Mar 11, 2018 rated it liked it  ·  review of another edition
Shelves: adl-ww-2018

In this series of emails exchanged between Royce and Vita, tales of love, obsession, guilt and healing emerge against the backdrops of Pompeii and Cape Town respectively. Both characters are trying to find peace, and don’t necessarily engage honestly (or at all) with their correspondent.

I found Royce’s sections far more compelling, given the tragedy presaged early on, but Vita’s sense of being lost comes across in her narrative quite well. I didn’t really like either character, but unusually I
Apr 24, 2018 rated it it was ok  ·  review of another edition
This kind of book needs a more nuanced version of star rating! It deserves far more stars for the quality of the prose, and that's what kept me reading. I admired her sense of place, and I learned quite a lot of new things about Pompeii - but as a novel, it failed for me.

The first problem was the structure. Instead of telling a conventional narrative, Dovey chose to tell the story via an exchange of letters between the two main characters. The result is that we learn the whole story at one
Lots to think about. One diabolically awful narrator, one pathetically so. Beautiful writing, fascinating glimpses into the history of Pompei. 3 stars? 4 stars? Still not really sure. A sometimes arduous read but a lush and rewarding one.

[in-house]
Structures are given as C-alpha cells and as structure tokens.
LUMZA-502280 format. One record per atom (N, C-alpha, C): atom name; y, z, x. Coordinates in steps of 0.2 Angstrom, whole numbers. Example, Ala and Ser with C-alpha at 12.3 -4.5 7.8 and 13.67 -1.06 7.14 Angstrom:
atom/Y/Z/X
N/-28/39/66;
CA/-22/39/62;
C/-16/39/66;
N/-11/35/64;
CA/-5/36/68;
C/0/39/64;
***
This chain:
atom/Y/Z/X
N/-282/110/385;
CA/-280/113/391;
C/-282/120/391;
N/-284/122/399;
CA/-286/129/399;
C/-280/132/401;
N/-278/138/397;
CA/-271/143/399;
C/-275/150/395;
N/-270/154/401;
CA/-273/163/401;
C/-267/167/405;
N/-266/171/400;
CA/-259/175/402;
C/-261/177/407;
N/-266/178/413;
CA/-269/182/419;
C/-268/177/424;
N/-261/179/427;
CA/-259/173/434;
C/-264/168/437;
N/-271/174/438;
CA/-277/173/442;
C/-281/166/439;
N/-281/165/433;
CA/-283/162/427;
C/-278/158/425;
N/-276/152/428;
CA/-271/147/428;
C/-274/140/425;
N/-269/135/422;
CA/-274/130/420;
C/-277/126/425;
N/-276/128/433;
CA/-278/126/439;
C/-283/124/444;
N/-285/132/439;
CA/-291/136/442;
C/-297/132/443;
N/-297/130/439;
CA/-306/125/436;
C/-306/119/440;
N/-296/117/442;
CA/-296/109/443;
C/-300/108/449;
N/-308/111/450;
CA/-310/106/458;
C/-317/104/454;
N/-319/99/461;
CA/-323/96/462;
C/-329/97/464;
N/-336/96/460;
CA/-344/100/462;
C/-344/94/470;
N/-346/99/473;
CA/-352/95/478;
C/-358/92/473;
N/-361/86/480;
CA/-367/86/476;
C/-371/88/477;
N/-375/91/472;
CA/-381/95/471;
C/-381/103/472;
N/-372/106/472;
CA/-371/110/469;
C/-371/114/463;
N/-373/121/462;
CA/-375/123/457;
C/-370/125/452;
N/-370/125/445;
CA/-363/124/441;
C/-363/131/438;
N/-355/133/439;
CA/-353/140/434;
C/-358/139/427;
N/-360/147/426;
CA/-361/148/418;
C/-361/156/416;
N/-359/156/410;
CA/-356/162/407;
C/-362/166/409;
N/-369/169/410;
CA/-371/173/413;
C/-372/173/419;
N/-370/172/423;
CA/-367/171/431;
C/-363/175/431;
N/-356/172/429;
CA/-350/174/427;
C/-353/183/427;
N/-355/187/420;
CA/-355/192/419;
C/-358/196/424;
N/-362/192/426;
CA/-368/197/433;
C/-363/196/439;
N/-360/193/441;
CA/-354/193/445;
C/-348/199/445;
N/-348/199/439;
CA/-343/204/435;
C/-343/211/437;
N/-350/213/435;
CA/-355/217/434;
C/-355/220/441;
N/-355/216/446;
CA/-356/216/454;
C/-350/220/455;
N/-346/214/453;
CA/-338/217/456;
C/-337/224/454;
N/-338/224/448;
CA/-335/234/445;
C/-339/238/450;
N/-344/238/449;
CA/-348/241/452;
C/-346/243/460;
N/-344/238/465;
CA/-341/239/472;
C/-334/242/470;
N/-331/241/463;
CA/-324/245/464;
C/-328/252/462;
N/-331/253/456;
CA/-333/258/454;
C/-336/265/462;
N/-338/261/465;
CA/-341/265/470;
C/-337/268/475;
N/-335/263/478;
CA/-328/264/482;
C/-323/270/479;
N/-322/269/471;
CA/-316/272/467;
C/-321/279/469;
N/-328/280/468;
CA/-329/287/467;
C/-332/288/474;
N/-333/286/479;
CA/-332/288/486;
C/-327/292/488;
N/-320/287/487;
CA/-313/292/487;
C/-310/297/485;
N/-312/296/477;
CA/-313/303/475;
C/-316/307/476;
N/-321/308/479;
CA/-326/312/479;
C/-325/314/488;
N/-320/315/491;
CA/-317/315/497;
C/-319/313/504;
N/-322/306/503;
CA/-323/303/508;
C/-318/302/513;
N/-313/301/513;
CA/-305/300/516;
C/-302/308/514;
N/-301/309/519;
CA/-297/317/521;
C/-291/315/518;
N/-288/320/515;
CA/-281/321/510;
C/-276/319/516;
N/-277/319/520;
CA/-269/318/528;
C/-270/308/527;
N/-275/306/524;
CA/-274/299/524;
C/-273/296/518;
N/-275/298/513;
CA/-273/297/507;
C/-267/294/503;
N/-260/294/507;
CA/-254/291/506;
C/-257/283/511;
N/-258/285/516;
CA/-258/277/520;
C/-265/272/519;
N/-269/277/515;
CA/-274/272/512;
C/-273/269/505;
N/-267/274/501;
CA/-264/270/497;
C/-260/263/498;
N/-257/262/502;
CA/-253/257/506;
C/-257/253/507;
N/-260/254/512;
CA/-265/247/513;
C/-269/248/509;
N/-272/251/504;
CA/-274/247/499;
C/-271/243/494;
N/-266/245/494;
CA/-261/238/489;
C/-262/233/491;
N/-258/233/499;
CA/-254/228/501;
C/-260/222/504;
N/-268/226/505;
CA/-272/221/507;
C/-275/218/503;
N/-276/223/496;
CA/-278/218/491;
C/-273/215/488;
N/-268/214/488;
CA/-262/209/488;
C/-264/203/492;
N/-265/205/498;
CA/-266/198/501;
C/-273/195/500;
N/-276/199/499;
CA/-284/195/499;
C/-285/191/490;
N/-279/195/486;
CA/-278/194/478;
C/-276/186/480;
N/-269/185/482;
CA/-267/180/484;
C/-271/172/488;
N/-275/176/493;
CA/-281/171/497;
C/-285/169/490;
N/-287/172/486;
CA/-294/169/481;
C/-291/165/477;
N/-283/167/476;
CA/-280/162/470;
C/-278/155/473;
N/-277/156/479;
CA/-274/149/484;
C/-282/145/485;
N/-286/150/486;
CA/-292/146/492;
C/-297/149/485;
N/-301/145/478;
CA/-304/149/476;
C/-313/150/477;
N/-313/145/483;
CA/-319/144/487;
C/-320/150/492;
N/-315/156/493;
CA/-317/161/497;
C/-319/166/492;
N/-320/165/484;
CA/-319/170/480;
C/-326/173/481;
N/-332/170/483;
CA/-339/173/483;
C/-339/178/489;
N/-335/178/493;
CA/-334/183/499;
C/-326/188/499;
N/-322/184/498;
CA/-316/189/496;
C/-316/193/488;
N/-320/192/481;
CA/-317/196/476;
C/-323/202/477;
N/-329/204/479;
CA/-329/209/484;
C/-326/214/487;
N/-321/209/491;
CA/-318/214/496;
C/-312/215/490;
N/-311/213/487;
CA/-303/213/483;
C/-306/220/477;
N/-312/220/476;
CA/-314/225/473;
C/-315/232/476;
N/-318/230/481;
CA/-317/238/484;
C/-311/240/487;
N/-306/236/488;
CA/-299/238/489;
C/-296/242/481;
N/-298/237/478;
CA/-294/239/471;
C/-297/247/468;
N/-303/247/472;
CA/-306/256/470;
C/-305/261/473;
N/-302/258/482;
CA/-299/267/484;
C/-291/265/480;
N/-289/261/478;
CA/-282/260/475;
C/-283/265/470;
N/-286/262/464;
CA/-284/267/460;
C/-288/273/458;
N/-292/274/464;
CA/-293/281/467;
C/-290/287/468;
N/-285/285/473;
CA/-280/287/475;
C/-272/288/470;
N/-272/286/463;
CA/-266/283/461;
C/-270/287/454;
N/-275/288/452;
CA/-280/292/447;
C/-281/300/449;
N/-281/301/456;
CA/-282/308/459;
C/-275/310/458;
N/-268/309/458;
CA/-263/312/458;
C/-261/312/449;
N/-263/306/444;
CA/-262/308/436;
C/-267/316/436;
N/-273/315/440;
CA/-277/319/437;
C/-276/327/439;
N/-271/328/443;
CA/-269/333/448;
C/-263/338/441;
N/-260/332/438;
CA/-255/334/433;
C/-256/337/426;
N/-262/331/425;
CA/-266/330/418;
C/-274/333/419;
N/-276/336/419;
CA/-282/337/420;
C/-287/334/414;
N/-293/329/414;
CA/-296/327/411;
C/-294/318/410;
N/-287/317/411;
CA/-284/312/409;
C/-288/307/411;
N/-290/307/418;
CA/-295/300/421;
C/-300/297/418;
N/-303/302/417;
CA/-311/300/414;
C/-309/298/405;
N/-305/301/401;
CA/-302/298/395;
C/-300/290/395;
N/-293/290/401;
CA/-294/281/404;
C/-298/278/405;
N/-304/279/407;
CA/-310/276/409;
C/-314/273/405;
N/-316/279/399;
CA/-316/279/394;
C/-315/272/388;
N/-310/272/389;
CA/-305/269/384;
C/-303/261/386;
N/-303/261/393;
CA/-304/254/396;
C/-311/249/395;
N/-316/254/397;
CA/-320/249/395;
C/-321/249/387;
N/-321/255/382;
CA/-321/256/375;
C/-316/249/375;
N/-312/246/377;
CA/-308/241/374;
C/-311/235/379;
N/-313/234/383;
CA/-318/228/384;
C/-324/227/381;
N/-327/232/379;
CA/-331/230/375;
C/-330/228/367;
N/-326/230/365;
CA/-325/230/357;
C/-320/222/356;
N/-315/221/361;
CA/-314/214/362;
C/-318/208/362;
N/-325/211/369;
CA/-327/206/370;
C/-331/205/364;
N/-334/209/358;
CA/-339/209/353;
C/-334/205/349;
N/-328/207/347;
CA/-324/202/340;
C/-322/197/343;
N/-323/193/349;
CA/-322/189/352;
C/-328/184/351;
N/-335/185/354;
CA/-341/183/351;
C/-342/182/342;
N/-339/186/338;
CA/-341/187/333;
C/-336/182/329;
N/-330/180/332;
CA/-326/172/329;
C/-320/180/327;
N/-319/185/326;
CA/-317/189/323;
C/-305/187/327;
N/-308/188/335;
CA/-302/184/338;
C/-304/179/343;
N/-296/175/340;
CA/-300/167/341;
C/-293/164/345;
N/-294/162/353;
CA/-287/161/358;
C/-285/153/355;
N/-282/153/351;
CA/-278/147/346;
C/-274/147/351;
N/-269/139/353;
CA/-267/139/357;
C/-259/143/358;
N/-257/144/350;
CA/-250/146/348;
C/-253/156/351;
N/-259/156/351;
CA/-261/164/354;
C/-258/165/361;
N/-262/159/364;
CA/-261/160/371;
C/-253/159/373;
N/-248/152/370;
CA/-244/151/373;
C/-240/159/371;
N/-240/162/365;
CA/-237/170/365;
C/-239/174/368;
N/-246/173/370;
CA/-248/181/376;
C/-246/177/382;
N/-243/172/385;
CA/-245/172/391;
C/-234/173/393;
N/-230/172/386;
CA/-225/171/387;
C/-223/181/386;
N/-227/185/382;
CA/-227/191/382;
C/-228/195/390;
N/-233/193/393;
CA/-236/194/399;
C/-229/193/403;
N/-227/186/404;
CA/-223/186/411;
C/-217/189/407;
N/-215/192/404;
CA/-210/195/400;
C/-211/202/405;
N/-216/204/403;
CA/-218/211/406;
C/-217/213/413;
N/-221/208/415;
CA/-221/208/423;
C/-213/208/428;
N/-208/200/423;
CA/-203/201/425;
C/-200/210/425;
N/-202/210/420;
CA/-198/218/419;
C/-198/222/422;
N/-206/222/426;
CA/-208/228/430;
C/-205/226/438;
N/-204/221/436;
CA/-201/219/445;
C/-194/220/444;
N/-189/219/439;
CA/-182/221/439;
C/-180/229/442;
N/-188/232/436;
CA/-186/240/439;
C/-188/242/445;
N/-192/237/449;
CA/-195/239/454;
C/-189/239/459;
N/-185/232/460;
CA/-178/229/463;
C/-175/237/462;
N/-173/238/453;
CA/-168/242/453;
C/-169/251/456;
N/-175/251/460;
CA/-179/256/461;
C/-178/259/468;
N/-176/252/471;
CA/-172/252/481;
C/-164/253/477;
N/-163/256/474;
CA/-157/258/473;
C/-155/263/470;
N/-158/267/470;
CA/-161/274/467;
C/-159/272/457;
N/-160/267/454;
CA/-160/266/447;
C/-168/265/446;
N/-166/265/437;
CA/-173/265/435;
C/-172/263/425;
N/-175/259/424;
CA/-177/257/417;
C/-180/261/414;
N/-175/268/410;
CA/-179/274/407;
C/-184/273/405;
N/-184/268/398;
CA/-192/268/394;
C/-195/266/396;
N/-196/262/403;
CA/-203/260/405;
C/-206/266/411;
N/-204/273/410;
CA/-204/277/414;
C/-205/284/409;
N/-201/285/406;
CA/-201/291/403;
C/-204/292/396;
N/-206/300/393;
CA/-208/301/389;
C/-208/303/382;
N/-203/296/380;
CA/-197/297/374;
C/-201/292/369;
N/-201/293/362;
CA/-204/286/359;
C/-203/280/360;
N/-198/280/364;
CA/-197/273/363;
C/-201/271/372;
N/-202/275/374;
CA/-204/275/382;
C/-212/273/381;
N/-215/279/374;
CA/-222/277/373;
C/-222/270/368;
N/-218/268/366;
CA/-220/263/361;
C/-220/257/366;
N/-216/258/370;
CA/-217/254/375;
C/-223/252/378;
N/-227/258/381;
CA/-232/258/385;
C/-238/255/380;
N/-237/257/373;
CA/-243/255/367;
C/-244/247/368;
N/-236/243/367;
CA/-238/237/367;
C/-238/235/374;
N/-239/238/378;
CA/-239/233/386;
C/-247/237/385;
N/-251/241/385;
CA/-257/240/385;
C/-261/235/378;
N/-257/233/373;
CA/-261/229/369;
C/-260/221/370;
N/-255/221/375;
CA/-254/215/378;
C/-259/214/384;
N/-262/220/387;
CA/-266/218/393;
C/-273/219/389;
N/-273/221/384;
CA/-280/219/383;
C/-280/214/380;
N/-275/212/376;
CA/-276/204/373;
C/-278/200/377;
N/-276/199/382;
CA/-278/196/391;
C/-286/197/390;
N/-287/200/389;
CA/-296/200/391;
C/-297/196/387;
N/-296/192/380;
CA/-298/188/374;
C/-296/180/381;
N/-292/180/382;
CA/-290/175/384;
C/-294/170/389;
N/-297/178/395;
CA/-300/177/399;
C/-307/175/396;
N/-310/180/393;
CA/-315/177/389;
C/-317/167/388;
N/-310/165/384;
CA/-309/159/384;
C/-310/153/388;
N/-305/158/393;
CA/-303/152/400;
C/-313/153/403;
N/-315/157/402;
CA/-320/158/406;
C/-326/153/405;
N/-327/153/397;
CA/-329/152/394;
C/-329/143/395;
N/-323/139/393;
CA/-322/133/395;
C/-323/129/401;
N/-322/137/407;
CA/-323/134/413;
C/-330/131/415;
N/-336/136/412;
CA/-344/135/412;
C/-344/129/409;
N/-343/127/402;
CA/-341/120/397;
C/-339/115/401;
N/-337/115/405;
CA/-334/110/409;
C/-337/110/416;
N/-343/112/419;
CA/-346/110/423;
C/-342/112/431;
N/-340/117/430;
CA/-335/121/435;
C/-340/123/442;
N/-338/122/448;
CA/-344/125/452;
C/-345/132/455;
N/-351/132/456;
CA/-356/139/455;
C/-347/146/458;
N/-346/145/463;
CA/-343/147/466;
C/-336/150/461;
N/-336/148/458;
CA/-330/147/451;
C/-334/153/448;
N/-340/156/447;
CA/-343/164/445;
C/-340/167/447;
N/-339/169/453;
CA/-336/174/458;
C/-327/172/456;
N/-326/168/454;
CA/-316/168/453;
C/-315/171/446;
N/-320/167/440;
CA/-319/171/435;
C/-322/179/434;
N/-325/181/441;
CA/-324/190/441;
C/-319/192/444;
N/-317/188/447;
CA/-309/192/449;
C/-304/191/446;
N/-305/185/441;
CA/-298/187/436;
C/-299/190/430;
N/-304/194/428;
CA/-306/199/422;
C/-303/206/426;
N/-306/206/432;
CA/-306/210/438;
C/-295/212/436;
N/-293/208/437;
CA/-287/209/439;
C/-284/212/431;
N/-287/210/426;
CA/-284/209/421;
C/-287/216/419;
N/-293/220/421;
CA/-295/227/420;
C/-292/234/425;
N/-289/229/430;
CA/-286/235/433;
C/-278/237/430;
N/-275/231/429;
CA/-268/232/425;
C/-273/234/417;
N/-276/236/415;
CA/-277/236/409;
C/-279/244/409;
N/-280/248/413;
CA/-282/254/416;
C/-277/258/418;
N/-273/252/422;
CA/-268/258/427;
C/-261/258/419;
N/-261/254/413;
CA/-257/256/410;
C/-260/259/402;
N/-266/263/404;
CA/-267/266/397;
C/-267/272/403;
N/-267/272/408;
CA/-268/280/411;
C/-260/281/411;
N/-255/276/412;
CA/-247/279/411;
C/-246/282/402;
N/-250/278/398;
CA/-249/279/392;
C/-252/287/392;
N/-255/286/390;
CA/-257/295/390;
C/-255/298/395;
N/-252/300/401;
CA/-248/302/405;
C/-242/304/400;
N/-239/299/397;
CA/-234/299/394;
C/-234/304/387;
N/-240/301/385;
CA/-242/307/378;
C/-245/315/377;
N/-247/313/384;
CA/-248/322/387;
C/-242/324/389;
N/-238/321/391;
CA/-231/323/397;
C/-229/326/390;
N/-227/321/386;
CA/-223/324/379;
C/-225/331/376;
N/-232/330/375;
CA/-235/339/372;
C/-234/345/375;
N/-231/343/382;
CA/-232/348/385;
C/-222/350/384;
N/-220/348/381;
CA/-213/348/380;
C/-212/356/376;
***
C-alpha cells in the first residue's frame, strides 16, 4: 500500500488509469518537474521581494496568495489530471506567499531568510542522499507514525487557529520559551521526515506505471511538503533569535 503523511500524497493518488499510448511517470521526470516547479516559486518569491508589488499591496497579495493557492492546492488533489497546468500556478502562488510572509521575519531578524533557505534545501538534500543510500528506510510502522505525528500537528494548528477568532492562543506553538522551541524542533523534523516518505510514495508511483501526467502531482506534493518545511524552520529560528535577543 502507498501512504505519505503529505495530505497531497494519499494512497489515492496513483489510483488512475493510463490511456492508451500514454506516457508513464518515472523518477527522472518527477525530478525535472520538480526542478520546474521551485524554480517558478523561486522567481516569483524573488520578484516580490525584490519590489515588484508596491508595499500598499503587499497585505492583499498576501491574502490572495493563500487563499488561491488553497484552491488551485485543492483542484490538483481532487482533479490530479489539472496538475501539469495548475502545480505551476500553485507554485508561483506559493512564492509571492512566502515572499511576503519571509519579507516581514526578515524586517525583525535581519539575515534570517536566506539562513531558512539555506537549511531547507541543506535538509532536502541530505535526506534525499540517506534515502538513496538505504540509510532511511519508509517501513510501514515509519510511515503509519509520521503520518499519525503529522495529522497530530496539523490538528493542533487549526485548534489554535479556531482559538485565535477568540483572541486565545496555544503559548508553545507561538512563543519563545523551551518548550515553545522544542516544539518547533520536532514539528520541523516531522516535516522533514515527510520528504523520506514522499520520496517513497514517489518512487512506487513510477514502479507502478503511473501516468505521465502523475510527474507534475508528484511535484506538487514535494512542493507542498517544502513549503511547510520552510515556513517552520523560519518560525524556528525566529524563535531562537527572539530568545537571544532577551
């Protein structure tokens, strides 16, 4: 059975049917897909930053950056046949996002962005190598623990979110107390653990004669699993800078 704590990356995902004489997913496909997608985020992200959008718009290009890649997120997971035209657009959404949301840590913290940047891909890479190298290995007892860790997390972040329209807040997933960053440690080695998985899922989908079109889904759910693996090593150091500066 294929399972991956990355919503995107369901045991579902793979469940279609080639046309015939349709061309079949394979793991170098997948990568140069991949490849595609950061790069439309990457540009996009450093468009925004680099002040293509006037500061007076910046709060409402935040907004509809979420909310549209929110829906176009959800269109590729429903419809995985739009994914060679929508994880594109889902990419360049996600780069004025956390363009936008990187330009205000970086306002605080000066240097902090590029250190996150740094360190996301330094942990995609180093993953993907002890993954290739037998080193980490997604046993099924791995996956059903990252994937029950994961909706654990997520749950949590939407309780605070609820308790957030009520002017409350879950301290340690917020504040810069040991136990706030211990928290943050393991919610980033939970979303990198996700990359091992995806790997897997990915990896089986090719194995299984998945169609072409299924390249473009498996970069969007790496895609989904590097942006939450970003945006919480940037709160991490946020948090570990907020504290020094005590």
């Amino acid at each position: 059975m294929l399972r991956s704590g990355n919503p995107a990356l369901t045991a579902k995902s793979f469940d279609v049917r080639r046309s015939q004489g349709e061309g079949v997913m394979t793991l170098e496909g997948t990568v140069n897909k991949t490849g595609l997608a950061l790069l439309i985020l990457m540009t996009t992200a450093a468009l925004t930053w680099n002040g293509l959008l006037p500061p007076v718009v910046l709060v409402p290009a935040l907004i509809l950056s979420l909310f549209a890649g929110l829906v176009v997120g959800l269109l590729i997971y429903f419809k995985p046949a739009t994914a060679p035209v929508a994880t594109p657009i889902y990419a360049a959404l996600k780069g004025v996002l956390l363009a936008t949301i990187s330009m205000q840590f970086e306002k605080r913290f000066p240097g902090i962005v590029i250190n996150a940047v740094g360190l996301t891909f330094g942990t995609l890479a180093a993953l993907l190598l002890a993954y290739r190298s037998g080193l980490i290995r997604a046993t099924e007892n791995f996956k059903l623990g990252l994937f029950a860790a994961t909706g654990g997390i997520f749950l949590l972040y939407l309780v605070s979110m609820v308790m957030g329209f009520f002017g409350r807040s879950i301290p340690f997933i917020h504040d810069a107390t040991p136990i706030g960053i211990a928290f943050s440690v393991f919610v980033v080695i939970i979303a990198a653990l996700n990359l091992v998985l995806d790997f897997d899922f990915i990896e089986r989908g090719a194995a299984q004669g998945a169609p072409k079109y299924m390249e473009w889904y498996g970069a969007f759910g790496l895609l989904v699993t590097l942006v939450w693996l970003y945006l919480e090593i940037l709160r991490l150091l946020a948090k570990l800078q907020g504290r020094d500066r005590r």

Erica Mangin
Apr 01, 2018 rated it really liked it  ·  review of another edition
Two things compelled me to pick up this book: the gorgeous cover and the fact I loved the author's earlier short story collection 'Only the Animals'.
Dovey's writing is just as good in this novel and I couldn't help but get caught up in the unravelling stories of Royce and Vita.
Will keep reading anything this Australian author brings out. She's extremely skilled at her craft.
May 12, 2018 rated it did not like it  ·  review of another edition
Correspondence between a stalker and the object of his affection make up this book. A unique concept that fell flat in its execution. Both characters were so irritating and self-righteous that I couldn't care less about their story.
Feb 03, 2019 rated it really liked it  ·  review of another edition
I'm not usually one for the forced tone and repetitive structure of epistolary novels, however, I was hooked on Ceridwen Dovey's In the Garden of the Fugitives from the very beginning.

Almost twenty years after forbidding contact, Vita receives a letter from Royce, who was once her benefactor. Vita, a film and ethnography student in her youth, was one of his brightest protégées.

Vita’s career has stalled, and Royce is dying - "I stew in sickness, and in my own nostalgia” - their correspondence
Apr 17, 2018 rated it it was ok  ·  review of another edition